I’m at it again. Calling brands, working the corporate phone chain, sending emails, filling out contact forms, and in general not getting anywhere fast.
I’m working on a new book project – WHERE AM I EATING – out in the spring of 2013. In March I was in Costa Rica working as a banana worker and soon I’ll be on a coffee farm in Colombia.
Whole Foods and EARTH University worked with me to arrange my banana farm visit and I’m so grateful. There you have two major institutions kind enough to help me. Awesome! But that’s not always the case.
The other day I received an email from a food brand that you are definitely familiar with. Most of you probably have one of their products sitting next to your computer as you read this. The email was a response to a note I had sent asking for them to point me to the farms/farmers that produce the main ingredient for their products. Their email stated that names and locations of farms are “proprietary information.”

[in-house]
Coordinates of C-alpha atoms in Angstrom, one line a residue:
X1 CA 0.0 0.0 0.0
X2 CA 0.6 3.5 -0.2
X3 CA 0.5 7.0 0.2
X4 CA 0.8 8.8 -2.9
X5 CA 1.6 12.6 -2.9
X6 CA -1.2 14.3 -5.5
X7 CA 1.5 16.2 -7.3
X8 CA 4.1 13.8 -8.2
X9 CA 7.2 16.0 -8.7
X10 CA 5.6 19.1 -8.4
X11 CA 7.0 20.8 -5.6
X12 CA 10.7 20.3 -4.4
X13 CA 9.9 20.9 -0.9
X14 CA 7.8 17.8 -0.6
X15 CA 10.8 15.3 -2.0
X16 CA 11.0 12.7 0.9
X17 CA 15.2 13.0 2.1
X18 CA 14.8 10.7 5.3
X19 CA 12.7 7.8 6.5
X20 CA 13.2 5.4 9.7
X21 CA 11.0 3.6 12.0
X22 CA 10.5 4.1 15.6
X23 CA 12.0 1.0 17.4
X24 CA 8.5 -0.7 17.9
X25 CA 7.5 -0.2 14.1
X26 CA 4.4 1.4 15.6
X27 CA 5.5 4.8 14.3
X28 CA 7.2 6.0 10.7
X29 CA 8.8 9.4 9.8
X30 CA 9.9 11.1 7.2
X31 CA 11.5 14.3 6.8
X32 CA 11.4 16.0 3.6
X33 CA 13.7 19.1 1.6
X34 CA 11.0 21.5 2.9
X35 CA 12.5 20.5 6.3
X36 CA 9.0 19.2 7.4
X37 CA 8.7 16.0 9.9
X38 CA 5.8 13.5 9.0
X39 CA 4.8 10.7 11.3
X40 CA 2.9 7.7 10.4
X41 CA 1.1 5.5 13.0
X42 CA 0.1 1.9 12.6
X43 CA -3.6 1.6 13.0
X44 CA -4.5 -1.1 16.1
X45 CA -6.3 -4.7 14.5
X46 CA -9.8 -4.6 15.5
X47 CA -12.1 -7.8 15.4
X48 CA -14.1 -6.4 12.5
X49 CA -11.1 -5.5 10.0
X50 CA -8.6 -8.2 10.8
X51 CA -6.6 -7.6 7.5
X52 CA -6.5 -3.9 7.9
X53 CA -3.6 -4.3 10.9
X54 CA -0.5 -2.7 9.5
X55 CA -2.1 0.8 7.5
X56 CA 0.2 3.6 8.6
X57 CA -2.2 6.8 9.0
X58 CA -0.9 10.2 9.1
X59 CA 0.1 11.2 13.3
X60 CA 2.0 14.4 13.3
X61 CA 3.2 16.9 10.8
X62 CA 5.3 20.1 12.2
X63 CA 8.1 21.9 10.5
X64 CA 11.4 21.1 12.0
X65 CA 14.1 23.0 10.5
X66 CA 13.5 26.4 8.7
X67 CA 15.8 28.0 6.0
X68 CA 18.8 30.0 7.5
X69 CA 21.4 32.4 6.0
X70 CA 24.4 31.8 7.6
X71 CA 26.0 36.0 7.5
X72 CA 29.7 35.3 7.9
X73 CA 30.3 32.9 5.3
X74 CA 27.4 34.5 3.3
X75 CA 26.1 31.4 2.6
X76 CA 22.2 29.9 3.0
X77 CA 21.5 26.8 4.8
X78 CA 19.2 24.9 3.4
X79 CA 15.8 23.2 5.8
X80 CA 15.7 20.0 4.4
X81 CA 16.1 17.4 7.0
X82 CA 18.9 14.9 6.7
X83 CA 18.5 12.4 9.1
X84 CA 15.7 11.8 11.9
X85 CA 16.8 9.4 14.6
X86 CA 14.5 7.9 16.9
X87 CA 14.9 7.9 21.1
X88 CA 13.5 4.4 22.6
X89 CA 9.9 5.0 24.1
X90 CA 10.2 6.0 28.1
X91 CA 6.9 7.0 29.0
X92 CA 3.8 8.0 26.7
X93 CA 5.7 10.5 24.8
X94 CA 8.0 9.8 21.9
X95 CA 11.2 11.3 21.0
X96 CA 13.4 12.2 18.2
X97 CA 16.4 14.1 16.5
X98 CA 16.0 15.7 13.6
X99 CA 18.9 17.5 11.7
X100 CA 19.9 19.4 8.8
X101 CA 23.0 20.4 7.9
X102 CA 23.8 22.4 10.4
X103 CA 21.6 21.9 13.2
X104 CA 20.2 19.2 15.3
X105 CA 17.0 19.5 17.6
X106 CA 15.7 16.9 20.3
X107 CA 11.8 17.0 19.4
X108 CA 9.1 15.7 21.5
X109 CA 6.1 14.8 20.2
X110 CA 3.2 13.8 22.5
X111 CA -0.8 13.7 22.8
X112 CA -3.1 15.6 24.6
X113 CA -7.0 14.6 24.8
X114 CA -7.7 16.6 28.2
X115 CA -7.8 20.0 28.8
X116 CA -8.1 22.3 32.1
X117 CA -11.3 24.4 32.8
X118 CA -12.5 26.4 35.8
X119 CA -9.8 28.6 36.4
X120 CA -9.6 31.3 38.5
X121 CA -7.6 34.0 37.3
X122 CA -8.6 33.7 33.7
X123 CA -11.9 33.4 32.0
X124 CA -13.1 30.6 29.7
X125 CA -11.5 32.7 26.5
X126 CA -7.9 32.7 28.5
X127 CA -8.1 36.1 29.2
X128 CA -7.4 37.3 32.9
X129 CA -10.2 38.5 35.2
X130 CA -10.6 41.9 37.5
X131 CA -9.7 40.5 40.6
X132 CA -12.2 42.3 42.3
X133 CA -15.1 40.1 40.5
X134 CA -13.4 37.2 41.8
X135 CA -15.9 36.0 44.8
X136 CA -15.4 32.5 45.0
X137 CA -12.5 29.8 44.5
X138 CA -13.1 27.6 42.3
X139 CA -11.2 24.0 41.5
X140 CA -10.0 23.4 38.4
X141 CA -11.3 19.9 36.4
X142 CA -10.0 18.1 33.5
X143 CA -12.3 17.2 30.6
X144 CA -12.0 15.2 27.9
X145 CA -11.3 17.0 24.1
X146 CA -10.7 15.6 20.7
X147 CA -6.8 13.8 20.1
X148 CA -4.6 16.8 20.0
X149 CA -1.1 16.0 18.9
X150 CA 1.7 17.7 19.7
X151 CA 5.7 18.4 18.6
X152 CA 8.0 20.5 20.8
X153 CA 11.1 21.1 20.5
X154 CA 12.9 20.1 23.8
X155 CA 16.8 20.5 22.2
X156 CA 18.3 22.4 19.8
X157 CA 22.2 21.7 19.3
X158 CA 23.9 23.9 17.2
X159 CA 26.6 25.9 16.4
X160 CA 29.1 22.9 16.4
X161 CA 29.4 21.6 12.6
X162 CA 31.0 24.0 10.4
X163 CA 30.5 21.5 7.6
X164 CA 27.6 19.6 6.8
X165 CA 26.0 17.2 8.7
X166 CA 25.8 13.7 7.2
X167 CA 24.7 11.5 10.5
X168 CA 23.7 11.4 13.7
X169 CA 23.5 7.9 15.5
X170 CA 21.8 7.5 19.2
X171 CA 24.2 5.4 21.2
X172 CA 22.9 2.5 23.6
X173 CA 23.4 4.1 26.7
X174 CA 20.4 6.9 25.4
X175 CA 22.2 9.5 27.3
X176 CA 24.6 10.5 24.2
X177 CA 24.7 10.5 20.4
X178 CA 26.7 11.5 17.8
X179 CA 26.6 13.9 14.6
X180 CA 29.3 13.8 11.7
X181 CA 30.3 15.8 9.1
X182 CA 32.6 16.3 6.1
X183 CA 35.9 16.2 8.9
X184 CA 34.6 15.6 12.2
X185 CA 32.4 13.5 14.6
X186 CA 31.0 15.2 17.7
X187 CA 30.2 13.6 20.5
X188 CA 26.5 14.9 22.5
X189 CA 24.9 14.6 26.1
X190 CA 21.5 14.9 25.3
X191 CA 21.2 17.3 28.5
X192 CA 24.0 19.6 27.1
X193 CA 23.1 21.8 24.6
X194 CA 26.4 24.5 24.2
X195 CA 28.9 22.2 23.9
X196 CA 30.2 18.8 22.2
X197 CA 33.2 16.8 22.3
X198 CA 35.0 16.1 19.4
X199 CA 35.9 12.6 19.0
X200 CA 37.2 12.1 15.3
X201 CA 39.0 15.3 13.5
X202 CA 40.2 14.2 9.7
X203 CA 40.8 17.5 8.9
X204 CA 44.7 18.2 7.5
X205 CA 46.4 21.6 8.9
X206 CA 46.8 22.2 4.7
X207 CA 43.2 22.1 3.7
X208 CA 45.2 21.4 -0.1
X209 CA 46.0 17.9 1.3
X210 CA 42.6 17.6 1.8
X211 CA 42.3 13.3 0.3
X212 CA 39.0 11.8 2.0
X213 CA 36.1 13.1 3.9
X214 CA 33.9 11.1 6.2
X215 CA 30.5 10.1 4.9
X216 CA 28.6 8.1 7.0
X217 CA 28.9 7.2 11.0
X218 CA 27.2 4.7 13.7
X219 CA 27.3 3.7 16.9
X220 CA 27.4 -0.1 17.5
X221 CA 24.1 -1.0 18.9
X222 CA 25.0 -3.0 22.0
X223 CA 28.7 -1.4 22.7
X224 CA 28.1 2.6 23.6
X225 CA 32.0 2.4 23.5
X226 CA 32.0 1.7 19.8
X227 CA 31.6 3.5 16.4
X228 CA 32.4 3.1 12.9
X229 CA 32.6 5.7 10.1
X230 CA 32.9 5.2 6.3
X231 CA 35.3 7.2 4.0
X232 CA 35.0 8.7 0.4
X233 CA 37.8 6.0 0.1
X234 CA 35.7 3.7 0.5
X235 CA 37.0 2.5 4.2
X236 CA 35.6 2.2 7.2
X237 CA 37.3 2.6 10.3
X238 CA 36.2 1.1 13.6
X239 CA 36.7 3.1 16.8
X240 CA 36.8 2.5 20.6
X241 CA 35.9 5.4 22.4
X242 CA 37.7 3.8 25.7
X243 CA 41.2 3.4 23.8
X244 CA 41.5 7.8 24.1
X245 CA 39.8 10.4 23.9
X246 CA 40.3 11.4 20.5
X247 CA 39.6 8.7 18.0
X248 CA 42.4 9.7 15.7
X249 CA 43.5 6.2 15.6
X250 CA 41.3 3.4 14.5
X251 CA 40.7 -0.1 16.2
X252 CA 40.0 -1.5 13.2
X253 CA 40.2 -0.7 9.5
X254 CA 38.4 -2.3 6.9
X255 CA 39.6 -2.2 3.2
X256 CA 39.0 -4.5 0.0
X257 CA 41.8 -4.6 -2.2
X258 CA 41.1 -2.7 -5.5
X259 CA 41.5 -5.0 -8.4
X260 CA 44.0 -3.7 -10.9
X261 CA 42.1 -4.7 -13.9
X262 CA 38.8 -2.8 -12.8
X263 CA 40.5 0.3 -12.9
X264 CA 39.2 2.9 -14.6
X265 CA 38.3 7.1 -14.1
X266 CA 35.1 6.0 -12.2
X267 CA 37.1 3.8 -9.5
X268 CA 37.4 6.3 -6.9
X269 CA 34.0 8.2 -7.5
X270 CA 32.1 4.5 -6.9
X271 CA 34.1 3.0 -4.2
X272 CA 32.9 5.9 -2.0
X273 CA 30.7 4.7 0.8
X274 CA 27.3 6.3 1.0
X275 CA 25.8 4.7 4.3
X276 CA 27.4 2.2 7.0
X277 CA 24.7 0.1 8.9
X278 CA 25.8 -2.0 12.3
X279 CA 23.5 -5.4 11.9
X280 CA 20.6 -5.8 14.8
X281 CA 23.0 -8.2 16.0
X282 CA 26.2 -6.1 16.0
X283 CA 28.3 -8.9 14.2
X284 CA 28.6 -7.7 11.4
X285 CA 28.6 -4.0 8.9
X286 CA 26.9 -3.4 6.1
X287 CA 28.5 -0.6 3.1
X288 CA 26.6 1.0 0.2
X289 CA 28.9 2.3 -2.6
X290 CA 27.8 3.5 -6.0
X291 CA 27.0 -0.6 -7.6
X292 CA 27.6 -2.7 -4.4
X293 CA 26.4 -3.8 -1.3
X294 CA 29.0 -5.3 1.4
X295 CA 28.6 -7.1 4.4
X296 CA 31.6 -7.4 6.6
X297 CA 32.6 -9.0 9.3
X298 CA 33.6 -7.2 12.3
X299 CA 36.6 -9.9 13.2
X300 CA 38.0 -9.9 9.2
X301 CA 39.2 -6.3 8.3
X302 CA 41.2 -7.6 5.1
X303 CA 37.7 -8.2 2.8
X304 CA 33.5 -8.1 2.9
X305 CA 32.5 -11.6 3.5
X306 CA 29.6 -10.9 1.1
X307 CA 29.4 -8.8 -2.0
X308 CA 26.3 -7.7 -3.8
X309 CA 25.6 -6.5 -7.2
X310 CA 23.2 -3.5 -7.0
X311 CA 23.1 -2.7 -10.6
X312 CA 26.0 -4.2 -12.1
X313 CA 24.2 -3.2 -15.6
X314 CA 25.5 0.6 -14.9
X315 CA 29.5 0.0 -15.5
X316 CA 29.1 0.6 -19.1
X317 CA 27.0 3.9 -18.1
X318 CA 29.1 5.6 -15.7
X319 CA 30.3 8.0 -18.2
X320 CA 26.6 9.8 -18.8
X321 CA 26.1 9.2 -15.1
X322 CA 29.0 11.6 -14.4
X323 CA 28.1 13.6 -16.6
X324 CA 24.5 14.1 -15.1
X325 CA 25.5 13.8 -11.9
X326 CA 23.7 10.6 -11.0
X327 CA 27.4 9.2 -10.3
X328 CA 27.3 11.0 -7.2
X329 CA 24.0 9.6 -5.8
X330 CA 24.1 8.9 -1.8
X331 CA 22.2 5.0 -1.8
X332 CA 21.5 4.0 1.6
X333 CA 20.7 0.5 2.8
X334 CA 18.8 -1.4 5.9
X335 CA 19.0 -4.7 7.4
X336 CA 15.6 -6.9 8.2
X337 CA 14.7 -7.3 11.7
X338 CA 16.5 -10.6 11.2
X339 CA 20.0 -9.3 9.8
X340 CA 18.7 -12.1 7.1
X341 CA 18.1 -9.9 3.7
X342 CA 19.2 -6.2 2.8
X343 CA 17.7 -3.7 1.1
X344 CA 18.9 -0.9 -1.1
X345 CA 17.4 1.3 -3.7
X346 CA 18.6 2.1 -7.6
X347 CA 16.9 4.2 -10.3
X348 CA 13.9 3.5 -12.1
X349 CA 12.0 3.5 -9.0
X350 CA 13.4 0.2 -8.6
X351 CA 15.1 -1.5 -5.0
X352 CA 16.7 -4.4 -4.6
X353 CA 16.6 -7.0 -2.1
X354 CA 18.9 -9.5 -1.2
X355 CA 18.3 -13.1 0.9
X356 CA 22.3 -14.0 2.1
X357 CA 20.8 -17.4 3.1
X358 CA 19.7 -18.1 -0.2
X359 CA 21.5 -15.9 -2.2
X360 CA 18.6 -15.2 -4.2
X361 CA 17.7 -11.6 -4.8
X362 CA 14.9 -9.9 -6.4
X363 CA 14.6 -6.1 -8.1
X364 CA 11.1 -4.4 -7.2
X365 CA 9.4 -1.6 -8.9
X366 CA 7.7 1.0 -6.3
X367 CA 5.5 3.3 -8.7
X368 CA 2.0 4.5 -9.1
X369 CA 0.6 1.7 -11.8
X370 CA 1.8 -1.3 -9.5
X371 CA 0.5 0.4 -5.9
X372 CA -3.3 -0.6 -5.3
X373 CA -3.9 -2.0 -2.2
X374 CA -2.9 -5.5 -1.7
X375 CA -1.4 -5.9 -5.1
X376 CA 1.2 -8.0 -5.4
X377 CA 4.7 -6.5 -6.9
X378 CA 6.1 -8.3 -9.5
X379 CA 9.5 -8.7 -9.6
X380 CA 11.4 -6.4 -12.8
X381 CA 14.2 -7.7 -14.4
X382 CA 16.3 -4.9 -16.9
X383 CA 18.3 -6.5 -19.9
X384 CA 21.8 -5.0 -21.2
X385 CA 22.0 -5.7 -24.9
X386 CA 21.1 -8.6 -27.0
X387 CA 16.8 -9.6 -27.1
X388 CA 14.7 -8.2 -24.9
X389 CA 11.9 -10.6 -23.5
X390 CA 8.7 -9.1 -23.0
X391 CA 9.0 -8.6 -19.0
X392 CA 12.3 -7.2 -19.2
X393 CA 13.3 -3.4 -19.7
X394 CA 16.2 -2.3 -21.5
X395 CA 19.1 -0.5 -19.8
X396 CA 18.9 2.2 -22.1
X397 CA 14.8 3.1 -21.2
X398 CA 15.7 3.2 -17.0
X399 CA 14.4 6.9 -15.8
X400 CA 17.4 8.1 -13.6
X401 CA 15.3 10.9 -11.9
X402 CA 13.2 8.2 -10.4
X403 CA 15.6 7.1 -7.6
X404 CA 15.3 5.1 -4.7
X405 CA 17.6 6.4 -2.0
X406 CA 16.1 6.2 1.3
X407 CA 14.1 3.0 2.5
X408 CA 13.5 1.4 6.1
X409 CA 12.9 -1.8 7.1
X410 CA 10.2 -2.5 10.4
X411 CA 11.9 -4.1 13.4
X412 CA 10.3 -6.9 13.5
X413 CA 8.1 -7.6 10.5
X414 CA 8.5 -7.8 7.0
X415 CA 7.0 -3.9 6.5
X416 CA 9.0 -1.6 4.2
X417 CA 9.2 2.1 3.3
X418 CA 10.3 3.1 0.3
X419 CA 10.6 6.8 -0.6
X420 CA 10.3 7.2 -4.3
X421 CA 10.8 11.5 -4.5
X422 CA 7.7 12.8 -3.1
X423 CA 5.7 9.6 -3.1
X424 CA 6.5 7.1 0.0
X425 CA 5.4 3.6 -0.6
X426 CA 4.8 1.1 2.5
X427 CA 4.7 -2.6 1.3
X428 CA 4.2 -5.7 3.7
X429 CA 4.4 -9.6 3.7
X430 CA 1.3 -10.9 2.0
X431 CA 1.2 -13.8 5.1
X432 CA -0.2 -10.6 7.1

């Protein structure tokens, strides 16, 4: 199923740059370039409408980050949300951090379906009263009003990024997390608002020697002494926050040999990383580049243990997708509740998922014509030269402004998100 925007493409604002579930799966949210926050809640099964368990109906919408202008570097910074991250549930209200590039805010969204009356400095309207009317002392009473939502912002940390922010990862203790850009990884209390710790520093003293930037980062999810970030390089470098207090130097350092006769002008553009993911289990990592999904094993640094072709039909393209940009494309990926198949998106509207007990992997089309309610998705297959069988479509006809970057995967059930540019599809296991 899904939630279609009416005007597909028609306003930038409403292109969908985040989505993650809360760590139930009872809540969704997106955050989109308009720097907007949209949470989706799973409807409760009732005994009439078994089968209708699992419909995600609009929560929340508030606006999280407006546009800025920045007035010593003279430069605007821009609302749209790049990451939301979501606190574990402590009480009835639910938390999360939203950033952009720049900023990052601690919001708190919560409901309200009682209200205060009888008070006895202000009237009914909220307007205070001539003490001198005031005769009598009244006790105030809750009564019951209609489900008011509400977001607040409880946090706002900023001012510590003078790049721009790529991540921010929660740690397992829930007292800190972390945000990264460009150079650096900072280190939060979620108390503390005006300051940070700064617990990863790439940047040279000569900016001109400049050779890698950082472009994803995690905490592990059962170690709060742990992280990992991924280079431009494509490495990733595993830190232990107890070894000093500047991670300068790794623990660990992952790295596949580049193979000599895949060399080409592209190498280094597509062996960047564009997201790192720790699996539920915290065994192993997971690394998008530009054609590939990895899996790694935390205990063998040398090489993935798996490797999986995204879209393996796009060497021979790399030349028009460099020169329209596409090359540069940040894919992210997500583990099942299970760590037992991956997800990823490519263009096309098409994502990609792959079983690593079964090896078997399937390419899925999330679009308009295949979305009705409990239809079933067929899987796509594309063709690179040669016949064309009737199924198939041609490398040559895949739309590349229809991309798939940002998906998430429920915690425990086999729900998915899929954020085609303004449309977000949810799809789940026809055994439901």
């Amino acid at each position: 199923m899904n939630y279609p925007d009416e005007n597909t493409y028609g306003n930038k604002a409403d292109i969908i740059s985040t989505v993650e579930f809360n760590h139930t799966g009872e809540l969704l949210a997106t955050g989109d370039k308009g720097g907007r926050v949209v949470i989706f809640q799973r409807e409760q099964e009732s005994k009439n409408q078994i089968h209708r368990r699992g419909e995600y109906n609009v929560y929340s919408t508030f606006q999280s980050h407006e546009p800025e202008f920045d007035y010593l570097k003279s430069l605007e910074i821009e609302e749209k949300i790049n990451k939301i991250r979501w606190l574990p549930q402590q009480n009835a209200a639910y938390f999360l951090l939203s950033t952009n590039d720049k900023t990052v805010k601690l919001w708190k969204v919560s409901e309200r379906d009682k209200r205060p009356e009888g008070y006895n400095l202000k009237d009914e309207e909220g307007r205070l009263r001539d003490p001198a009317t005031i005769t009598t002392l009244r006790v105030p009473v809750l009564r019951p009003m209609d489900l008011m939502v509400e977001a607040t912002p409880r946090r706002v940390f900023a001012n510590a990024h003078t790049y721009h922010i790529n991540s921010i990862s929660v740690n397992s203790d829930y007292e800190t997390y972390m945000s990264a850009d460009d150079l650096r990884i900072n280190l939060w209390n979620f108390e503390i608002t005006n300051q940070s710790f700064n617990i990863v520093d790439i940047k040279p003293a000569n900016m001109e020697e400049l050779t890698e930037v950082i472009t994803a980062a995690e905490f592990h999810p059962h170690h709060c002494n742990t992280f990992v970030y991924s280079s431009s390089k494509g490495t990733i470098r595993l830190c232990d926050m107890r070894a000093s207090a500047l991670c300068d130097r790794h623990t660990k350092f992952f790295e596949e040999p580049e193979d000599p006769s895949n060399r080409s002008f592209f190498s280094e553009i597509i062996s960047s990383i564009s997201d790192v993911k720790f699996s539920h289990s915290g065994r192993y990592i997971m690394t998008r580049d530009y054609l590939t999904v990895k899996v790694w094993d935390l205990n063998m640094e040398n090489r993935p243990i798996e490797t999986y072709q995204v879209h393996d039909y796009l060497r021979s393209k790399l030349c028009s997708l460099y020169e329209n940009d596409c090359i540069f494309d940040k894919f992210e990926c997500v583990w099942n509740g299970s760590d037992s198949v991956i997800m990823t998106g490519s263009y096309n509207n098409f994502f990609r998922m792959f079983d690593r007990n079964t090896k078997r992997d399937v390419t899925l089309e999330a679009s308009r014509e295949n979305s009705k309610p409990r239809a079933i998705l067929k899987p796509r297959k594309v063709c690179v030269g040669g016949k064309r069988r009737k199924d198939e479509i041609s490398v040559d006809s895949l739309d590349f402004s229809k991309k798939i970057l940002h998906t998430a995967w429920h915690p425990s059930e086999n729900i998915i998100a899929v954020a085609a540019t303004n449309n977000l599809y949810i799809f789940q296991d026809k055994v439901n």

That’s the standby excuse. It has been for decades. “If we tell you, then our competitors will know and we could lose our competitive advantage.” NIKE used this excuse, but today NIKE reveals the names and addresses of all of their factories. How have they survived? [Check out the NIKE link. They source from 48 countries, 903 factories, and their products are made by more than 1.1 million people.]
If we’re allowed to know where our shoes come from, shouldn’t we be allowed to know where our food comes from?
One of the best examples of a transparent supply chain just keeps getting better; Patagonia’s Footprint Chronicles, which I mention in the new edition of WHERE AM I WEARING?
, has just been expanded and updated. You can see all of Patagonia’s suppliers and virtually visit them.
This is the future of producer–brand–consumer relations. The veil is being lifted. I have Facebook friends that work at factories in the developing world. The arc of the future bends toward transparency. Any company that refers to their farmers or suppliers as “proprietary information” is going to fall behind.